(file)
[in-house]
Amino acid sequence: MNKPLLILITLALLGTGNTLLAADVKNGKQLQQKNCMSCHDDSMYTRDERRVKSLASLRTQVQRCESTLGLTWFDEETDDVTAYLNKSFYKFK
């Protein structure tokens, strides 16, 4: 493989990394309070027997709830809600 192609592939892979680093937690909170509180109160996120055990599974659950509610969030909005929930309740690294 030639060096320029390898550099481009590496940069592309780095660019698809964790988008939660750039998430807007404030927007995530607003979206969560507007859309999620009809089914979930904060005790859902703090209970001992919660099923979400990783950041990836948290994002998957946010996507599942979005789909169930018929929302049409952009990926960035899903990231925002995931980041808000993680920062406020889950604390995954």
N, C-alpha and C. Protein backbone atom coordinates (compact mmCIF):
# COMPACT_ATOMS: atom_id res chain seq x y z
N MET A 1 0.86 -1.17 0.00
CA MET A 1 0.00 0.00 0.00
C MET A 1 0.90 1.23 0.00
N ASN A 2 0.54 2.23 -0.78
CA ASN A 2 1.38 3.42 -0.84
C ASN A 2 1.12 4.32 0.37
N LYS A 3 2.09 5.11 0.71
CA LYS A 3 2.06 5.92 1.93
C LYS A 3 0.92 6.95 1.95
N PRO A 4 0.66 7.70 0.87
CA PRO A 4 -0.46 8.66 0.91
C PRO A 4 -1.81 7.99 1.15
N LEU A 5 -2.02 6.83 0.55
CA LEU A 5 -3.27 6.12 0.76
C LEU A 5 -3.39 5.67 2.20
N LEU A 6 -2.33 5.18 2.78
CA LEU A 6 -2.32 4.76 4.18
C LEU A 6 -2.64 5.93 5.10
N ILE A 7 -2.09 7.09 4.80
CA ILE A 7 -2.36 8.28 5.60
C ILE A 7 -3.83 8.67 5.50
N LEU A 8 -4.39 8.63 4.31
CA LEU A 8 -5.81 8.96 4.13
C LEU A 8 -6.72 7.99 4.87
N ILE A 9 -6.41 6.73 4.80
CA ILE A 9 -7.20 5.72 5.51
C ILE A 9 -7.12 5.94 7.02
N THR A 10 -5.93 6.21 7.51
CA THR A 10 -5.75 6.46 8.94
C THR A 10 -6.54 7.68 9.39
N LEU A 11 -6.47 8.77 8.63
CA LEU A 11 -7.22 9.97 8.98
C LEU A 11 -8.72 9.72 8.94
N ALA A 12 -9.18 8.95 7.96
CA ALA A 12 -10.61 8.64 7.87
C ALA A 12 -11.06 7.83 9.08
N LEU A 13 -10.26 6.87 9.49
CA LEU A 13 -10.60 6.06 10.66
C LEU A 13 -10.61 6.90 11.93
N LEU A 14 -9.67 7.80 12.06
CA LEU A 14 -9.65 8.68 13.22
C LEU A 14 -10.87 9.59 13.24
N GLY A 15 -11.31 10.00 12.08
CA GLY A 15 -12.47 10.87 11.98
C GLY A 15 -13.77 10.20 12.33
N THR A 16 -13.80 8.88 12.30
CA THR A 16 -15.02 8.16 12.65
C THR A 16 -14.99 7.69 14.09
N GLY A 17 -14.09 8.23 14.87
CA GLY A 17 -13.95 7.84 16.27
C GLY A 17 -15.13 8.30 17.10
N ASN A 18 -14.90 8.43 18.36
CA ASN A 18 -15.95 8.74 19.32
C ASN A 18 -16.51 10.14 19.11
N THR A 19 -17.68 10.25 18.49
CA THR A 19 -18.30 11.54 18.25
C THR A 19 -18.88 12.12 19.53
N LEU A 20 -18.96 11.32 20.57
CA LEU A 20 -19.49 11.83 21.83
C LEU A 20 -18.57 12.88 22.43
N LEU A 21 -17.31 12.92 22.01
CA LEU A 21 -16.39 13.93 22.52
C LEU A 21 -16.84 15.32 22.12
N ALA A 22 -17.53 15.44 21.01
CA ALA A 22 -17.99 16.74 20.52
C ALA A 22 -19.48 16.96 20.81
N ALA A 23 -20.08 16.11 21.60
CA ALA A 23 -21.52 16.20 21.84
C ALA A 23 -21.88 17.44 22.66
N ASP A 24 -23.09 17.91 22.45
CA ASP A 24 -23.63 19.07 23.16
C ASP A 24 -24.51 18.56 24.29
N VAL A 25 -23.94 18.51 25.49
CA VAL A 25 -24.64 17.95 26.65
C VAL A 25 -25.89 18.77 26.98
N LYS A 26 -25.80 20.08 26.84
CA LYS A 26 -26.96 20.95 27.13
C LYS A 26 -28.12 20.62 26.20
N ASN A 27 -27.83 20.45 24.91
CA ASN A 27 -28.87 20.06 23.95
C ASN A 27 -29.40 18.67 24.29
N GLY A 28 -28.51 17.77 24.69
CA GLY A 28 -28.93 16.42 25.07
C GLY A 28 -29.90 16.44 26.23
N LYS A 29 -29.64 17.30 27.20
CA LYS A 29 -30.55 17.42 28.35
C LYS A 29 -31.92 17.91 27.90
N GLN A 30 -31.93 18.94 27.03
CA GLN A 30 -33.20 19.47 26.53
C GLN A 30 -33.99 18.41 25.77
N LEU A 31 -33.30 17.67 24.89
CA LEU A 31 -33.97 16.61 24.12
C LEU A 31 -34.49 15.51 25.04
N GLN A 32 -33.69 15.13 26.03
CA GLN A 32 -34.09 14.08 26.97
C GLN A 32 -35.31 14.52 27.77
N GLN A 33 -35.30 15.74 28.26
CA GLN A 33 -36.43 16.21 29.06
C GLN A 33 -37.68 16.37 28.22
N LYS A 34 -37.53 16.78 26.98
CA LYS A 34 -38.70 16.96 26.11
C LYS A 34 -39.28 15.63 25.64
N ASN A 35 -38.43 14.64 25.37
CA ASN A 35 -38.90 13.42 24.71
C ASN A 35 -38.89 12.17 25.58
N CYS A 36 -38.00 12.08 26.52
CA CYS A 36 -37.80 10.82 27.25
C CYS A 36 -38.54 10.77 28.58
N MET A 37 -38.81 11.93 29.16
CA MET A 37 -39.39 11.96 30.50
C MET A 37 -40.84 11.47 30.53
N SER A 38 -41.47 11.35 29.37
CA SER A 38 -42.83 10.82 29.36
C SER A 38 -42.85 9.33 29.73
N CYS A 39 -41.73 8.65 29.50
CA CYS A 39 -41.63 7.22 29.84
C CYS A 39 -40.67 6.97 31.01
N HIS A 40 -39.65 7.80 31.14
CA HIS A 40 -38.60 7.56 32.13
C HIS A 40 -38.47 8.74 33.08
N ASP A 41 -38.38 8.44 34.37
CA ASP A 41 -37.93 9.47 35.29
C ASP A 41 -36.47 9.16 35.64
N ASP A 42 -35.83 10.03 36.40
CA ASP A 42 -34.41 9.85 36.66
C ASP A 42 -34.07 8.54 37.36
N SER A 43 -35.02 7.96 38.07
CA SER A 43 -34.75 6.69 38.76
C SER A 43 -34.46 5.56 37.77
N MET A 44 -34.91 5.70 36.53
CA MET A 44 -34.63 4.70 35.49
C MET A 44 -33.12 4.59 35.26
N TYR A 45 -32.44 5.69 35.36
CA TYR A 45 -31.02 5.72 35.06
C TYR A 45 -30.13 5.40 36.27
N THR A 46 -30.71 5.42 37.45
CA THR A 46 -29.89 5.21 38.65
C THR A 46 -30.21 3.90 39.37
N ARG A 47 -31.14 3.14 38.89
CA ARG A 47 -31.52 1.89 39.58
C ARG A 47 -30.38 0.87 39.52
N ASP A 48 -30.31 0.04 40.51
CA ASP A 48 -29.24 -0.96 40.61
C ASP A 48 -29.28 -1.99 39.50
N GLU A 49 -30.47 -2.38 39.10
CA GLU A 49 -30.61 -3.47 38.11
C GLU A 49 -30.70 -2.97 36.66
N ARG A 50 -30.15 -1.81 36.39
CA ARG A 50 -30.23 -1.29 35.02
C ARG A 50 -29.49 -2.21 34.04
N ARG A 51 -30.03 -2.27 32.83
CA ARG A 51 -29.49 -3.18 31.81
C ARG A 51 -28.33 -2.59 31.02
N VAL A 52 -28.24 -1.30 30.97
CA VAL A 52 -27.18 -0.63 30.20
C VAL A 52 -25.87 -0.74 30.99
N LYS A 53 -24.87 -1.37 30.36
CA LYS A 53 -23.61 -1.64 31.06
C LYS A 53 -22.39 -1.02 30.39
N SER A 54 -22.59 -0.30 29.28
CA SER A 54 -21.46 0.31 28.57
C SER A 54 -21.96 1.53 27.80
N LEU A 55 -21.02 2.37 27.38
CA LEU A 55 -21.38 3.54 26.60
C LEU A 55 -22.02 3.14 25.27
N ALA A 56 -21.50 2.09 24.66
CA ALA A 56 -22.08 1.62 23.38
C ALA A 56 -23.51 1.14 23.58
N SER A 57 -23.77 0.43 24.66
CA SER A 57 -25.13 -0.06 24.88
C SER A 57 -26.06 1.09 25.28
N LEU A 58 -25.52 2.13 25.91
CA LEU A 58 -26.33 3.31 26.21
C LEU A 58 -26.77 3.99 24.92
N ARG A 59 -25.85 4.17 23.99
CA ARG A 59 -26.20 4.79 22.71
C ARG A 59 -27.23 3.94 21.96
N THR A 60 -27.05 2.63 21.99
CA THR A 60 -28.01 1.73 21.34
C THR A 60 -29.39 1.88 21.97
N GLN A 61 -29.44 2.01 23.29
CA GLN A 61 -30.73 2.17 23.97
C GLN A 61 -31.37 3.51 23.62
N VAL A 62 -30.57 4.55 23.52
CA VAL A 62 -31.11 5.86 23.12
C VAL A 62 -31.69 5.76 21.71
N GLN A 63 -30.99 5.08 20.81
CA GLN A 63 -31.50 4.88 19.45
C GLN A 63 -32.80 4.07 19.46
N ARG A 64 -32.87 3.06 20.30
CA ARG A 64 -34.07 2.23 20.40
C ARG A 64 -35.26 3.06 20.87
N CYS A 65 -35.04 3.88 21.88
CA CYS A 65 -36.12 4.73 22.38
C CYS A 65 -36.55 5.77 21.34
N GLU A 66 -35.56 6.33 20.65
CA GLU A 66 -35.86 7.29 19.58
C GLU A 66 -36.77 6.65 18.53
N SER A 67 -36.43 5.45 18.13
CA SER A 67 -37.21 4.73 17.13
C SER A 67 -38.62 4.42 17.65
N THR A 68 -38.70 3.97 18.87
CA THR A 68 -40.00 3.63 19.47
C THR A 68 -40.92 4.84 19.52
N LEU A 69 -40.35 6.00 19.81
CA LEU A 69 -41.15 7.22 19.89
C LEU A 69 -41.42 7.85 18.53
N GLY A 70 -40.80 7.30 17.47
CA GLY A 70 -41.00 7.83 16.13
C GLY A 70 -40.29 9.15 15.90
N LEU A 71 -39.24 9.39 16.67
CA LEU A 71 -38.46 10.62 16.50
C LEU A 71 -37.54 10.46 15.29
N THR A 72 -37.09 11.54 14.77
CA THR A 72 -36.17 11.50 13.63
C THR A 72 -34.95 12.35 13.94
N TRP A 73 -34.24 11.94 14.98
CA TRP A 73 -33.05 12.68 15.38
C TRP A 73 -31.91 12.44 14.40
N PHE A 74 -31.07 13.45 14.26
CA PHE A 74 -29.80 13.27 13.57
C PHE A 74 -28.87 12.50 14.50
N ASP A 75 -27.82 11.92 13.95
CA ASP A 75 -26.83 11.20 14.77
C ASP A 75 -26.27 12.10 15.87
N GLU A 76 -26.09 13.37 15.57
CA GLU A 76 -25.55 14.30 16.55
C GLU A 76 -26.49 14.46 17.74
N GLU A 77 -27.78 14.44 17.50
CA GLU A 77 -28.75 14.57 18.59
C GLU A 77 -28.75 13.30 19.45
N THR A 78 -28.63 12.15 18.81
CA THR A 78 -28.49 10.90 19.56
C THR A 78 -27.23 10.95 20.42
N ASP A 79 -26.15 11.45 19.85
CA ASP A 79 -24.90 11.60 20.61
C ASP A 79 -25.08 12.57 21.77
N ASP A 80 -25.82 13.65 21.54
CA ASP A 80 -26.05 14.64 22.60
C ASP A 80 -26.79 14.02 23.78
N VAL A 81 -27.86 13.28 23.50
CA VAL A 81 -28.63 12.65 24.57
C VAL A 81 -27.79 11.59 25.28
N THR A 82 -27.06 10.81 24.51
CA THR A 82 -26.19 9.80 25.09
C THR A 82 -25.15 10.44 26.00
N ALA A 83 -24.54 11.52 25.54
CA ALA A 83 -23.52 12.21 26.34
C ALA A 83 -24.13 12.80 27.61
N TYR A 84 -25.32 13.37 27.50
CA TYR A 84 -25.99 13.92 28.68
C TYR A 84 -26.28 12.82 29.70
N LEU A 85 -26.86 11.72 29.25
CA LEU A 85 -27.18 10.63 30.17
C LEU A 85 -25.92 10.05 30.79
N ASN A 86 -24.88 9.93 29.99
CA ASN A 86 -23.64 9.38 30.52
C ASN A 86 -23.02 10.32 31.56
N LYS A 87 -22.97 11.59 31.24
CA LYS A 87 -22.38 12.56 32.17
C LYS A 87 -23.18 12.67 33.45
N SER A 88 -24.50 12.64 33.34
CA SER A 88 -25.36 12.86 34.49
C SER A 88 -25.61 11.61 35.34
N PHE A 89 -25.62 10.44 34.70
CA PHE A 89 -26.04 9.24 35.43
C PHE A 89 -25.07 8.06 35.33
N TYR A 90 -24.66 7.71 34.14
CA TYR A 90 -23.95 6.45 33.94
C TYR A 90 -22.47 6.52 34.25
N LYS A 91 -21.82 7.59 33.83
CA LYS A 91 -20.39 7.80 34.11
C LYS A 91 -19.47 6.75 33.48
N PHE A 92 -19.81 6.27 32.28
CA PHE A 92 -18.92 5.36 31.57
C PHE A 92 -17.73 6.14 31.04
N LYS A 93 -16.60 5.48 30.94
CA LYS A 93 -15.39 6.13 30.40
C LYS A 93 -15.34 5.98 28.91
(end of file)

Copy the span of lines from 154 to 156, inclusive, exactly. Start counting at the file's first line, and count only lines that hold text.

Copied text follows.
CA ARG A 50 -30.23 -1.29 35.02
C ARG A 50 -29.49 -2.21 34.04
N ARG A 51 -30.03 -2.27 32.83